Featured in Prepaid Press
By Gene Retske
Render Dahiya was a founding partner of Kinko’s, a leader in online, on-demand publishing services for businesses. He brought his strong consumer background to Arroweye Solutions in 2007, and led them to achieving Visa Vendor approval for their on-demand printing of Visa logo-ed prepaid cards. Arroweye provides both open and closed loop on-demand products for an impressive array of retailers, including Macy’s, eBay, Amazon, Borders, Bonefish Grill, Carraba’s, Outback, Lowe’s and other highly visible retailers. Dahiya explained the reasons for the rising popularity of on-demand products in prepaid.
GR: What kinds of businesses are doing loyalty programs today?
RD: I’m trying to think of who’s not! I’m sure that there are smaller chains and restaurants that have not figured out how to do it because they can’t track their customer accurately, or they haven’t figured out how to make the investment.
GR: So, it sounds like you have to not only get customers into the loyalty program, but you have to be able to monitor the program as well, right?
RD: You have be able to monitor the program because if you have any offers tied to it, you want to make sure that no one is taking advantage of it. But, more importantly, you want to make sure that you are getting the return on your investment. To a certain extent, loyalty program offers are the same as any sort of other promotional offering, in that you want to be able to measure your return on investment. You want to know what drives more traffic, and is there a follow on purchase after that.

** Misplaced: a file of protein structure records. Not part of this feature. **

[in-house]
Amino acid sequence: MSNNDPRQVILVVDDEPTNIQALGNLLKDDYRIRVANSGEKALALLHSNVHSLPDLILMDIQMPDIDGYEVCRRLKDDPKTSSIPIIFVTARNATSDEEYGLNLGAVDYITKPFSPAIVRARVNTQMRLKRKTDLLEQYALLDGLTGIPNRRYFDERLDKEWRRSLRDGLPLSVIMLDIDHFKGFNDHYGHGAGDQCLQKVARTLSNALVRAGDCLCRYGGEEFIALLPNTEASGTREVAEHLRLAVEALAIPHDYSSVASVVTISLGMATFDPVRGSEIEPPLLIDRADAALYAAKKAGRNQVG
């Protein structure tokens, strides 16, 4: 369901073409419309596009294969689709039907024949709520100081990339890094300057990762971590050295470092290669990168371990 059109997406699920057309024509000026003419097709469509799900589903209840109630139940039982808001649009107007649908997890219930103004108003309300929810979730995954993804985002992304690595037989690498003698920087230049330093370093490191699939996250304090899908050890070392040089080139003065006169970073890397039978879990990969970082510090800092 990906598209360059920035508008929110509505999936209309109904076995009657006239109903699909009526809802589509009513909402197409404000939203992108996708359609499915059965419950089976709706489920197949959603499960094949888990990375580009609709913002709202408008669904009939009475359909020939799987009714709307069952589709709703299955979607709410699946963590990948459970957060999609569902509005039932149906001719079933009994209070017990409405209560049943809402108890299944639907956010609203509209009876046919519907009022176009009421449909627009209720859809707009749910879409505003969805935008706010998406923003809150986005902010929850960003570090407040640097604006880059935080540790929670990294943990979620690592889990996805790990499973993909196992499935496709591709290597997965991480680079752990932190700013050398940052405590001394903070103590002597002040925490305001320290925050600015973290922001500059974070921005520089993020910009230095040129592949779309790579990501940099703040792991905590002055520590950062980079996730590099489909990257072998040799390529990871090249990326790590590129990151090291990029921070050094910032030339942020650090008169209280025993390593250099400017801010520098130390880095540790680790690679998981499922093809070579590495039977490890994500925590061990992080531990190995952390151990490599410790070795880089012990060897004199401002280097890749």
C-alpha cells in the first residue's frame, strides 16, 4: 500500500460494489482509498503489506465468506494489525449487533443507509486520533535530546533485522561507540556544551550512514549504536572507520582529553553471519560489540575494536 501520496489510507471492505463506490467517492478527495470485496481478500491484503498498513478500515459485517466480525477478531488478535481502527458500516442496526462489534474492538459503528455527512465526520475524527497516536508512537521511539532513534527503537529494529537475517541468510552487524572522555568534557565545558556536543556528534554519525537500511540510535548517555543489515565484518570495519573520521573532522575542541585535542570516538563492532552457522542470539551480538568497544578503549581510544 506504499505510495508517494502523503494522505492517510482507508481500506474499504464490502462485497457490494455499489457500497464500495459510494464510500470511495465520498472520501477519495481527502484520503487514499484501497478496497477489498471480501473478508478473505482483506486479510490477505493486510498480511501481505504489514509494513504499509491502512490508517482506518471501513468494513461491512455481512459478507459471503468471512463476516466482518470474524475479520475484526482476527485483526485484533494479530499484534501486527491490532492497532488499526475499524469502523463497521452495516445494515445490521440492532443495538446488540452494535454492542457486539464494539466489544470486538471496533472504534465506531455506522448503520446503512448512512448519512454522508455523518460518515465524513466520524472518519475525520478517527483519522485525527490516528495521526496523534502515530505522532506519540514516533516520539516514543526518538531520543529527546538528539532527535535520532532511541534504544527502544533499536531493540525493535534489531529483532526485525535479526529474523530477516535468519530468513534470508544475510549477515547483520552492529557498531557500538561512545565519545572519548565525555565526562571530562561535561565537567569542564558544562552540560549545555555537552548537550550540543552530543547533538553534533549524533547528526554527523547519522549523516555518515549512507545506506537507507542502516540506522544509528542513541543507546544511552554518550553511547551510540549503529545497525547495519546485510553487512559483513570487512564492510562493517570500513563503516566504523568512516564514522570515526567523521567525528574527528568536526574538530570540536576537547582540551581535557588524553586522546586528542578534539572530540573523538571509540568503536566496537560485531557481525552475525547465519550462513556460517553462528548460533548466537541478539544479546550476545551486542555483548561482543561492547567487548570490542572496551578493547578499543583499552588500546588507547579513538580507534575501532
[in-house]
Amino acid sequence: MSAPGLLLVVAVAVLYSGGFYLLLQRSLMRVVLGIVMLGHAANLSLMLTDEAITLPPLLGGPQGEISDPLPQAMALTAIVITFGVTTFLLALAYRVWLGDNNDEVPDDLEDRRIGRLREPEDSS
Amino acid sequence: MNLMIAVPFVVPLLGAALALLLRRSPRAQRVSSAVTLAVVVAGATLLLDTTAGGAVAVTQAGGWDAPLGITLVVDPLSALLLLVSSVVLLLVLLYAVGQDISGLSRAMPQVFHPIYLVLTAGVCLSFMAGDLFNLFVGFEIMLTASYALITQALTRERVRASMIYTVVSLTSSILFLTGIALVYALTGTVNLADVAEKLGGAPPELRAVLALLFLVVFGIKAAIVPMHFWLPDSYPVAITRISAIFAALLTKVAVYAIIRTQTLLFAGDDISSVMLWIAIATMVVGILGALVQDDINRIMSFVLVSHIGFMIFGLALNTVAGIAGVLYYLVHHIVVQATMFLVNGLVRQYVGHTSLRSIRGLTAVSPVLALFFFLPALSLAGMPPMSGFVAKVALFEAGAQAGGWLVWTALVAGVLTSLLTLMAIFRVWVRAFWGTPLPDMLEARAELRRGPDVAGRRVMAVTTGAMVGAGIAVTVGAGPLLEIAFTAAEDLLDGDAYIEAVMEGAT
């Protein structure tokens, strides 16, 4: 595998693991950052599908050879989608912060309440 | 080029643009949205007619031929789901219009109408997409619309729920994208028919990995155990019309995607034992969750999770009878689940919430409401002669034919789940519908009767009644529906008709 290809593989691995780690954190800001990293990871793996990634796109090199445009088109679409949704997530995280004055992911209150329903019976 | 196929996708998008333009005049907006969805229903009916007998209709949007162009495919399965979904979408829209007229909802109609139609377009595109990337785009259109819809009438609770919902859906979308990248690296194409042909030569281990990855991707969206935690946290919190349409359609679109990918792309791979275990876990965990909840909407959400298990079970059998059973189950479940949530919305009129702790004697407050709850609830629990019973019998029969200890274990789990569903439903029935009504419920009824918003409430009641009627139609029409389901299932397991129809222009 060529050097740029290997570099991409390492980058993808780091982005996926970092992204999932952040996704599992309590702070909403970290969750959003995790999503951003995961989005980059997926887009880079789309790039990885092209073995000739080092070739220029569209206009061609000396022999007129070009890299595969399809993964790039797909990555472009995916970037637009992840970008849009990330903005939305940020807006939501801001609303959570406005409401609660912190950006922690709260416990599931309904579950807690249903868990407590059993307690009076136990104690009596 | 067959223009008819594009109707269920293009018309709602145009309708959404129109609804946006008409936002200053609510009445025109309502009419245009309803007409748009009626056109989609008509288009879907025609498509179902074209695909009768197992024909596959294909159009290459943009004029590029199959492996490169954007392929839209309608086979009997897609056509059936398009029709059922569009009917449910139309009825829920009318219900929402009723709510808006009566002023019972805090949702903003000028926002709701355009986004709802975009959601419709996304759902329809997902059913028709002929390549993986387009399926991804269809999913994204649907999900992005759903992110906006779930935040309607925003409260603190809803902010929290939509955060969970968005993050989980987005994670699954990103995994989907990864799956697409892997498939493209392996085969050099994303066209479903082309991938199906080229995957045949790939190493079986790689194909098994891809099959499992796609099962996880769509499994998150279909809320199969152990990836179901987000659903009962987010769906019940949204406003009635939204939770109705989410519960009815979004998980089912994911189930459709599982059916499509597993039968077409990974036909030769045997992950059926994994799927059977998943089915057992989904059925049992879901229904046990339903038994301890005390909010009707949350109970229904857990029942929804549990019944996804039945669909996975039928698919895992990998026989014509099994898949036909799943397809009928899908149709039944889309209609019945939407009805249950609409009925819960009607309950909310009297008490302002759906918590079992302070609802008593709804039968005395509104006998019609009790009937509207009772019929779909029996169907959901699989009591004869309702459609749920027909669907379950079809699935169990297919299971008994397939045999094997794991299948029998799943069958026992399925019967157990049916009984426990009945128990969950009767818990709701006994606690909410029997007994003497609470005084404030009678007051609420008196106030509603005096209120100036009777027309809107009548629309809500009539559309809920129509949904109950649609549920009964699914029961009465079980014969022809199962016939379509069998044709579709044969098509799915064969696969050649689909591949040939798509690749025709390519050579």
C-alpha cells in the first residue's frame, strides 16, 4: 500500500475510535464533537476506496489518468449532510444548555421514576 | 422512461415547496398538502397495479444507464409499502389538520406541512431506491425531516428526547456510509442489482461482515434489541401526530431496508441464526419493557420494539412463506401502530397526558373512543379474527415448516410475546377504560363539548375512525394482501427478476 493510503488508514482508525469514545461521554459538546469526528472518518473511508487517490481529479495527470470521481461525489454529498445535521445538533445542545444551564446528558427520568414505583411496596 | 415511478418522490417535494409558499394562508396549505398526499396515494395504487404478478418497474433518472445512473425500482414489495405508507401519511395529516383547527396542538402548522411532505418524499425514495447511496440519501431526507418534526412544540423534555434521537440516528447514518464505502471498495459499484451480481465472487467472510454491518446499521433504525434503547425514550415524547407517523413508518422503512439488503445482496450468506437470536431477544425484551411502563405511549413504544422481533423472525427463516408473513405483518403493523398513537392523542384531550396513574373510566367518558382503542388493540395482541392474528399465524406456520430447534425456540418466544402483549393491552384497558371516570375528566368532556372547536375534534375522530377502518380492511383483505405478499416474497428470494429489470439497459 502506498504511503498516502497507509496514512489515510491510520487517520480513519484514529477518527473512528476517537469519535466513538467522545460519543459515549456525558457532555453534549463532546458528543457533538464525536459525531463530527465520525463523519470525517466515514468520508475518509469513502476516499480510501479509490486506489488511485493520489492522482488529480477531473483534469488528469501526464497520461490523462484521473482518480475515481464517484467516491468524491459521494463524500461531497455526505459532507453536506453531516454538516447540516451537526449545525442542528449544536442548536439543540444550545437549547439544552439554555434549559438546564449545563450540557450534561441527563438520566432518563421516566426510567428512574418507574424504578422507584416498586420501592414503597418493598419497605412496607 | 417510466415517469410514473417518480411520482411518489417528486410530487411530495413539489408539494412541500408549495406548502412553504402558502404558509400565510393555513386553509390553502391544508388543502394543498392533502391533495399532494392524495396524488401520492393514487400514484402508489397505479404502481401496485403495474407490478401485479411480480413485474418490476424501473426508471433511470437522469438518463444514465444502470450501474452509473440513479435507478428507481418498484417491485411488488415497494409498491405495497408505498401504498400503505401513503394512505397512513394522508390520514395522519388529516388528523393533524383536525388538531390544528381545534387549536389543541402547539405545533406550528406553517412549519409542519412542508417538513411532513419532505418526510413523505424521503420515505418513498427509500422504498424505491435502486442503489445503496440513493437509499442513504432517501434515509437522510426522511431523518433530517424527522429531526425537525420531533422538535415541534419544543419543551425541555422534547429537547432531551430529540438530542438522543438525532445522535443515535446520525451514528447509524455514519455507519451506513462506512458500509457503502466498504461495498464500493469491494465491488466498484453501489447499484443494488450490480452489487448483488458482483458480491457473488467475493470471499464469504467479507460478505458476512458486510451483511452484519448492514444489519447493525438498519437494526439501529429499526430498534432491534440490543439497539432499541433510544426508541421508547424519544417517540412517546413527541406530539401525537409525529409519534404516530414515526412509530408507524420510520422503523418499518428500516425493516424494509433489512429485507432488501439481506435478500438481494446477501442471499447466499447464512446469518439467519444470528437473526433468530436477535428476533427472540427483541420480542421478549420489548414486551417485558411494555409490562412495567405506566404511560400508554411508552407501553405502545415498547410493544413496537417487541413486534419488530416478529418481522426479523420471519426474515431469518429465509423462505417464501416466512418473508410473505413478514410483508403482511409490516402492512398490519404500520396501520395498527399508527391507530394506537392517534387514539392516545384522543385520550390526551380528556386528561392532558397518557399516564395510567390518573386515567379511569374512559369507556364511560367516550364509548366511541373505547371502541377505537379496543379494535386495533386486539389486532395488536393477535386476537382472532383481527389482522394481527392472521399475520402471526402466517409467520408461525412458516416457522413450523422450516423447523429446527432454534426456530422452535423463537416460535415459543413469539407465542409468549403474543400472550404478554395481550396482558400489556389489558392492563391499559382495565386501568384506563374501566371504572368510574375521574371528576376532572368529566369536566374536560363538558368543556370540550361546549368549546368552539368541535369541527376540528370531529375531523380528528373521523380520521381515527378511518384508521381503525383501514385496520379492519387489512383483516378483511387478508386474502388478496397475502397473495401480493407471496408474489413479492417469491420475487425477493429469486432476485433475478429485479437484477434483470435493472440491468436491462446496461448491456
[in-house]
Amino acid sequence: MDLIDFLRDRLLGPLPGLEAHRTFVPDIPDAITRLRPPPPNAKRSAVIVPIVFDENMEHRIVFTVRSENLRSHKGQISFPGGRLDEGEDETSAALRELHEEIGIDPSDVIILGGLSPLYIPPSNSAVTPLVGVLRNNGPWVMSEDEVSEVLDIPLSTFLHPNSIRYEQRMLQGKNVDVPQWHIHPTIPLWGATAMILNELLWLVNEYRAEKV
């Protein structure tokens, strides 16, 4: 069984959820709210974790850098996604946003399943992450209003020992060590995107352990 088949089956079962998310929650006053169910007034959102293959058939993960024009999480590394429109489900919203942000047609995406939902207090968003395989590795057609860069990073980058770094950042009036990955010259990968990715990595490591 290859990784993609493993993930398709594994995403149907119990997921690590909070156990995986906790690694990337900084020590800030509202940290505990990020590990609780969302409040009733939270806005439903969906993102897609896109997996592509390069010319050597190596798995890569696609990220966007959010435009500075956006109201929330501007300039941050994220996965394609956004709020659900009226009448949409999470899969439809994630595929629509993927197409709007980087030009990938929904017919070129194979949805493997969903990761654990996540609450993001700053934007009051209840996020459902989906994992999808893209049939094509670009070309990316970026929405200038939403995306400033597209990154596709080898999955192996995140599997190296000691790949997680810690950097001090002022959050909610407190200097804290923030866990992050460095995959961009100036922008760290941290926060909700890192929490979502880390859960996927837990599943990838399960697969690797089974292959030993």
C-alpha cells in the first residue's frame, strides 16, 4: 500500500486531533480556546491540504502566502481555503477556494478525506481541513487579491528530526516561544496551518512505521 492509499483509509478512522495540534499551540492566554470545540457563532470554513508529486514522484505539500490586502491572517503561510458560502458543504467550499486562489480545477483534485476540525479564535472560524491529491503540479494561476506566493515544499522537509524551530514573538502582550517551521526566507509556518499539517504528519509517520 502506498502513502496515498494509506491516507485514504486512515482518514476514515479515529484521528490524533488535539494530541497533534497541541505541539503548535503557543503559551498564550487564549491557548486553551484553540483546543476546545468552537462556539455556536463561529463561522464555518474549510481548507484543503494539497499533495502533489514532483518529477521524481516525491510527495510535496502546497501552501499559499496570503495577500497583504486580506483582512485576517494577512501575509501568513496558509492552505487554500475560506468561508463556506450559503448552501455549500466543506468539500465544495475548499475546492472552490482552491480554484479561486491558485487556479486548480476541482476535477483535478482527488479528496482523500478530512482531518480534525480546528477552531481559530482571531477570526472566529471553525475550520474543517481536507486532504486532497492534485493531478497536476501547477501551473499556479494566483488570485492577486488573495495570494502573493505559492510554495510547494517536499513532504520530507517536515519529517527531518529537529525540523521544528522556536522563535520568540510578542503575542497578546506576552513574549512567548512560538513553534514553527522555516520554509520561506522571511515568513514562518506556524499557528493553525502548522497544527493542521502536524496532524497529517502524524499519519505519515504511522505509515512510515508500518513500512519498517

GR: You have also pointed out the need for the ability to adjust the program as it rolls out.
RD: That goes back to the tracking piece. We are focused on prepaid cards. If you are sending out some sort of a prepaid card as part of your loyalty program and you are trying to drive someone back to use that card in your business, maybe you start with an offer of 15% off on some product. If you are seeing enough response rate, or possibly too high a response rate, if you are in an on-demand model like ours, you can change that offering and have it back in the marketplace in a day or two, versus months or weeks. Flexibility in loyalty programs is a key because it enables you to make changes on the fly.
GR: Product managers are usually concerned about response rates that are either too high or too low, right?
RD: Yes, I think that is the case with every program you run. You are always worried that if you gave away too much, your revenue may not overcome that margin deficit. Flexibility is the key to all programs now. With modern technology, you should be able to create flexibility in your programs. You should not be stuck in four walls for eight weeks if you made a decision that had unintended consequences. You should be able to make an adjustment if you are using modern technology.
GR: Explain what “on demand” means.